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In Pics: Pro-Turkey Protesters Riot in Rotterdam and Istanbul

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Hundreds of Turkish migrants and dual nationals turned out onto the streets of Rotterdam to riot in support of their home country’s Islamist president last night, forcing Dutch police to take robust action to disperse them.

 

Dutch Turkish demonstrators hold Turkish flags as they gather outside the Turkish consulate in Rotterdam, on March 11, 2017. Photo: BAS CZERWINSKI/AFP/Getty Images

People wave Turkish national flags during a demonstration near the Turkish consulate in Rotterdam on March 11, 2017. Photo: MARTEN VAN DIJL/AFP/Getty Images

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Turkish residents of the Netherlands gather for a protest in Rotterdam on March 11, 2017.
Photo: EMMANUEL DUNAND/AFP/Getty Images

Geert Wilders, leader of the Party for Freedom (PVV), released a message in response to the unrest, telling rioters, “You are no Europeans, and you will never be.”

“An Islamic state like Turkey does not belong to Europe. All the values Europe stands for – freedom, democracy, human rights – are incompatible with Islam,” he said.

“Turkey voted for Erdoğan, a dangerous Islamist who raises the flag of Islam. We do not want more, but less Islam. So Turkey, stay away from us. You are not welcome here.”

Aggressive crowds have gathered outside the Dutch embassy in Ankara and the consulate in Istanbul in response, calling for retaliation and chanting “Allahu Akbar!”

Protesters hold a large Turkish flag as they sing songs and chant slogans outside the Dutch Consulate on March 12, 2017 in Istanbul, Turkey. Photo: Chris McGrath/Getty Images

Photo: Chris McGrath/Getty Images

Photo: Chris McGrath/Getty Images

The riots are in response to the Dutch government’s refusal to allow the Turkish foreign minister to land in the Netherlands to attend a rally supporting the expansion of President Recep Tayyip Erdoğan’s powers.  According to Prime Minister Mark Rutte, the refusal was made in response to being threatened with sanctions.

“We can never do business under this kind of blackmail,” said Rutte, expressing amazement that family affairs minster Fatma Betul Sayan Kaya attempted to circumvent the Dutch ban on Turkish politicians campaigning in the Netherlands by bringing a fleet of ministerial cars across the German border, which the European Union’s borderless Schengen Area leaves unprotected.

A man gestures in front of a flag bearing a portrait of Turkish President Recep Tayyip Erdogan as Turkish residents of the Netherlands gather for a protest outside Turkey’s consulate in Rotterdam on March 11, 2017.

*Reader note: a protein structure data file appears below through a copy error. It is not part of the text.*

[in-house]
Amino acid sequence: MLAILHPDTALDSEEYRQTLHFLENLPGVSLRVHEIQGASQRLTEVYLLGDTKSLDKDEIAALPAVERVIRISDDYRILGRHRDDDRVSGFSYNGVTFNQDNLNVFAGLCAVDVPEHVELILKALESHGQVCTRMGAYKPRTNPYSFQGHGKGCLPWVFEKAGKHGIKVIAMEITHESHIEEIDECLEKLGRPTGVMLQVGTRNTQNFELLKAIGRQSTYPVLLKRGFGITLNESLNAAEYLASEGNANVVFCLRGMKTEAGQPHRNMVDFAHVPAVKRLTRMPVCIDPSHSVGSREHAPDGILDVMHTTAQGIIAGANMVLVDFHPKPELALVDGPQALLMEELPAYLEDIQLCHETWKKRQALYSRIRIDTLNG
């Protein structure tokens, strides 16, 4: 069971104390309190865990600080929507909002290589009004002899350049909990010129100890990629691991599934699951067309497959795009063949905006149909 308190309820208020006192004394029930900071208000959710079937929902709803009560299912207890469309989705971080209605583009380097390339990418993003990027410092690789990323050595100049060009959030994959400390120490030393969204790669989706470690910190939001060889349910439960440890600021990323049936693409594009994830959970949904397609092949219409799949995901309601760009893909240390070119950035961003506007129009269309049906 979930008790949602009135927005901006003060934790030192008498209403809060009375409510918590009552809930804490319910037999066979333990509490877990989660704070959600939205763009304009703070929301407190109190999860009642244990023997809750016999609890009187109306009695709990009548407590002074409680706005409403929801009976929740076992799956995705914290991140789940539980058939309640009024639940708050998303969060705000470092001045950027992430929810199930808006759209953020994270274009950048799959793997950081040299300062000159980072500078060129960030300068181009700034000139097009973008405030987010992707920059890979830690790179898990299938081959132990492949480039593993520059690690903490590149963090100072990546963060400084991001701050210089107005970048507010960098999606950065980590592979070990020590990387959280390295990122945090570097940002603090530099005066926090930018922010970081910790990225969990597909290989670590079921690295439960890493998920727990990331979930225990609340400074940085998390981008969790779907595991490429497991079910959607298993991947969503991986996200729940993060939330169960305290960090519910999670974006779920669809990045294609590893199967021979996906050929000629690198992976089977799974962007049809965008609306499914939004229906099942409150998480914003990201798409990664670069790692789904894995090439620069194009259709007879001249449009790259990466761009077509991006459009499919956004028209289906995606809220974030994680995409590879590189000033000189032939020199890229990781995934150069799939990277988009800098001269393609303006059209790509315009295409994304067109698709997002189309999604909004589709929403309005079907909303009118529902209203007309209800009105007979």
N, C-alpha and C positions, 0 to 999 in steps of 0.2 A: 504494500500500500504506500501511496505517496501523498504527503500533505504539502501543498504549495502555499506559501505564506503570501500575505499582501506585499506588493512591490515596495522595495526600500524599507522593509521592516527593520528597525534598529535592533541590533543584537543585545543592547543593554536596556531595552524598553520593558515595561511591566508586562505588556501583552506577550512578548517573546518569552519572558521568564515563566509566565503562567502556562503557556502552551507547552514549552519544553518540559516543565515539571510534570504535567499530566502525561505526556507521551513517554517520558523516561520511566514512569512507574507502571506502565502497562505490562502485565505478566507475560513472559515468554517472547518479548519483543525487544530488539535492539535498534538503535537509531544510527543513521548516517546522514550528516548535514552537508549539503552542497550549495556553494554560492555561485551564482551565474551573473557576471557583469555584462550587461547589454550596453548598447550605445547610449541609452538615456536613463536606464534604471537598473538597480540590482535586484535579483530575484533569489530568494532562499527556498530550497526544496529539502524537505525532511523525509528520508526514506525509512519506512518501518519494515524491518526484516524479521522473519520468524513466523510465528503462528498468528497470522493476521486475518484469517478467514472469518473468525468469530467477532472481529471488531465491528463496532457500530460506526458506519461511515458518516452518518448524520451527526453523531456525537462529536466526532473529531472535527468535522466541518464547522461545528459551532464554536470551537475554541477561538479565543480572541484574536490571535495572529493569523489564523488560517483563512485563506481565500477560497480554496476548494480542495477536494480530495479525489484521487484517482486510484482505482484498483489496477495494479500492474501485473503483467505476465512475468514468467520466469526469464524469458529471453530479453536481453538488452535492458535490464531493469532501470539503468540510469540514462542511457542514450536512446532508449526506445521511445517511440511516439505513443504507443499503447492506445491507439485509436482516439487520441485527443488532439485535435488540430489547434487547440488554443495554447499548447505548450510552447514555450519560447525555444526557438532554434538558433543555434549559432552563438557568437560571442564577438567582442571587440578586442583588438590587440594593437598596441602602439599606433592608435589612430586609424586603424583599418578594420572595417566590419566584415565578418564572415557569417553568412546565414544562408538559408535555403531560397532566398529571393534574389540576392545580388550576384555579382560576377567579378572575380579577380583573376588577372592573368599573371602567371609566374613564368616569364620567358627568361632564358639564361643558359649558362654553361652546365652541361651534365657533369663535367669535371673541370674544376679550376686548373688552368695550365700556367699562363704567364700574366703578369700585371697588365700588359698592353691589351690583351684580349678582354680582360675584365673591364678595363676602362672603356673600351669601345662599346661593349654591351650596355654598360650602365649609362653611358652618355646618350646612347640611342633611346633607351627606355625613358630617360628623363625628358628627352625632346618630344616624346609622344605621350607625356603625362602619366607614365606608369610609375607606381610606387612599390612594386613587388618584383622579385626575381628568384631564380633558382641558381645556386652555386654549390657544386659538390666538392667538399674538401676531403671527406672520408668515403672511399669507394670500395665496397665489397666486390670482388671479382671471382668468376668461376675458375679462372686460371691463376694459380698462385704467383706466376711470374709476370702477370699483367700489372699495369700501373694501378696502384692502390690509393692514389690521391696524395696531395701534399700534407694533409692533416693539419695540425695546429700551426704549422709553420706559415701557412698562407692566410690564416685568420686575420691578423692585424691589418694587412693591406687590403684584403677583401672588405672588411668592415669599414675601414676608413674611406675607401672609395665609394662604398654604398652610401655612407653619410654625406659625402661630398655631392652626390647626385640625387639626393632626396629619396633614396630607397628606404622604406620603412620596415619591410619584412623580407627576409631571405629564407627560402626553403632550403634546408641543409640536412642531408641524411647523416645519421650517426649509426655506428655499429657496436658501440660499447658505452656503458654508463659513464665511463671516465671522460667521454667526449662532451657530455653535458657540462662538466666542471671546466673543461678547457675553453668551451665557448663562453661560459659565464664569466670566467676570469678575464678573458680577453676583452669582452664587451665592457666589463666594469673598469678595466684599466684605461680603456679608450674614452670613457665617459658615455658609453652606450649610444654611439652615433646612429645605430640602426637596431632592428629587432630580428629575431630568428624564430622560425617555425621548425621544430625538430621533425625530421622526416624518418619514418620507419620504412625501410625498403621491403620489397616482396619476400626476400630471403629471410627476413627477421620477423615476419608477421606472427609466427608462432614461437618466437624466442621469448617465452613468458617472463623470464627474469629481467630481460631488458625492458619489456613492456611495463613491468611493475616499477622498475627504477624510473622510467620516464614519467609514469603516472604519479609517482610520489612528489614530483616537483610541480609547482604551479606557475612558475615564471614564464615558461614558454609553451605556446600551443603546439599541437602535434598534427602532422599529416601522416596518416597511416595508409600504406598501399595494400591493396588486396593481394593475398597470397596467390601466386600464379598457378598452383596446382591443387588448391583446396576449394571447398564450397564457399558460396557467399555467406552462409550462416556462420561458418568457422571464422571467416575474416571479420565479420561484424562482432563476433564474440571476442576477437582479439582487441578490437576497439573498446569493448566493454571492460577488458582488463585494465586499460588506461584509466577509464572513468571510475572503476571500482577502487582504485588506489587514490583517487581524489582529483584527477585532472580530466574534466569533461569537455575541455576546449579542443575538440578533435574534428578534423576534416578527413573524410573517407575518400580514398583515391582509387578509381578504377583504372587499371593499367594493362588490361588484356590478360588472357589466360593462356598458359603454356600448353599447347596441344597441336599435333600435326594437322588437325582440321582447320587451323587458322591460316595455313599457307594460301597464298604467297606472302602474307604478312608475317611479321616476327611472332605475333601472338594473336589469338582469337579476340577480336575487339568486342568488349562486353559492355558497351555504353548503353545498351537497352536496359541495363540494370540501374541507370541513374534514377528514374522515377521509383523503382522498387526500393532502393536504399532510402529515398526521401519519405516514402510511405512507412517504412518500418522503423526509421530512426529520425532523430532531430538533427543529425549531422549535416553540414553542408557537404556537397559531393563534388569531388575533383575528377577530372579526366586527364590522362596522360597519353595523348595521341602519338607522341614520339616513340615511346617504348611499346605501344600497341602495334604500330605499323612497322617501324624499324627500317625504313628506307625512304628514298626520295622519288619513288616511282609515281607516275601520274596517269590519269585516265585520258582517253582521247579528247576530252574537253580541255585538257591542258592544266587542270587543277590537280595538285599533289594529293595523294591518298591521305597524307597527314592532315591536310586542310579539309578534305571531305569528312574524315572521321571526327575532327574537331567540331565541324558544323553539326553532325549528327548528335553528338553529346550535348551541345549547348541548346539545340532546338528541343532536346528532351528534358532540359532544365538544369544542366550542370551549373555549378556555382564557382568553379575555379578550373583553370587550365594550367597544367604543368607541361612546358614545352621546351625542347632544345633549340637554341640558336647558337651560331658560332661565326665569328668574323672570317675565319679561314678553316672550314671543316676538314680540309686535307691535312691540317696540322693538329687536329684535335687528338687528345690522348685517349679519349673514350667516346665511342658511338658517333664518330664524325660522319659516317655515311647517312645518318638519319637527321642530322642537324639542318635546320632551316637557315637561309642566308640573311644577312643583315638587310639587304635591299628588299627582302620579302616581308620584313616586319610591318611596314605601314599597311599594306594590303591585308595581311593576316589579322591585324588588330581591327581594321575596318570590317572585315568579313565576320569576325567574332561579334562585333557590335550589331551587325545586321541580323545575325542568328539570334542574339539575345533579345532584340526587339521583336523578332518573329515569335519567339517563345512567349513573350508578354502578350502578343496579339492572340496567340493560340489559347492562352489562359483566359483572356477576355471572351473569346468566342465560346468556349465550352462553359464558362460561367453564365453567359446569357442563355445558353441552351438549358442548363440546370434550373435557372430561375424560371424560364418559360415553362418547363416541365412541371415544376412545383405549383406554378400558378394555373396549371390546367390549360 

Photo: EMMANUEL DUNAND/AFP/Getty Images

Rotterdam: After initially dispersing the crowd began to gather in smaller groups again, with the police once again moving in.  Photo: EMMANUEL DUNAND/AFP/Getty Images

“We drew a red line,” he said, explaining why Kaya was escorted back to the German border – a move which prompted Erdoğan to denounce the Dutch as “fascists” and “Nazi remnants”.

Turkish Prime Minister Binali Yildirim vowed there would be “a stronger reprisal against the unacceptable treatment toward Turkey and ministers who have diplomatic immunity” on Sunday afternoon.

“Our so-called European friends who speak of democracy, freedom of expression and human rights have failed their class,” he declared.

Turkish residents in the Netherlands waving Turkey’s national flags, one bearing a photo of the Turkish President. Photo: EMMANUEL DUNAND/AFP/Getty Images

It is not yet clear what form Turkish reprisals will take, but foreign minister Mevlüt Çavuşoğlu has hinted the country may open its borders and allow illegal migrants to flood into Europe.

Erdoğan’s party, Justice and Development (AKP), has, like the Muslim Brotherhood in Egypt, been described as “Moderately Islamist” – but it has grown increasingly authoritarian as it unpicks the secular settlement laid down by Mustafa Kemal Atatürk, the founder of modern Turkey.

“We are a Muslim country [and] we must have a religious constitution,” demanded parliamentary speaker Ismail Kahraman in 2016. “Secularism cannot feature in the new constitution.”

Protesters sing songs and chant slogans outside the Dutch Consulate on March 12, 2017 in Istanbul, Turkey. Photo: Chris McGrath/Getty Images

Atatürk introduced sweeping reforms which sought to confine Islam to the private sphere when Turkey was first esablished, abolishing the Ottoman Caliphate, severely curtailing Islam’s role in politics and discouraging religious dress.

“My people are going to learn the principles of democracy, the dictates of truth and the teachings of science,” he said, according to a biography by Andrew Mango. “Superstition must go.”

Follow Jack Montgomery on Twitter: @JackBMontgomery


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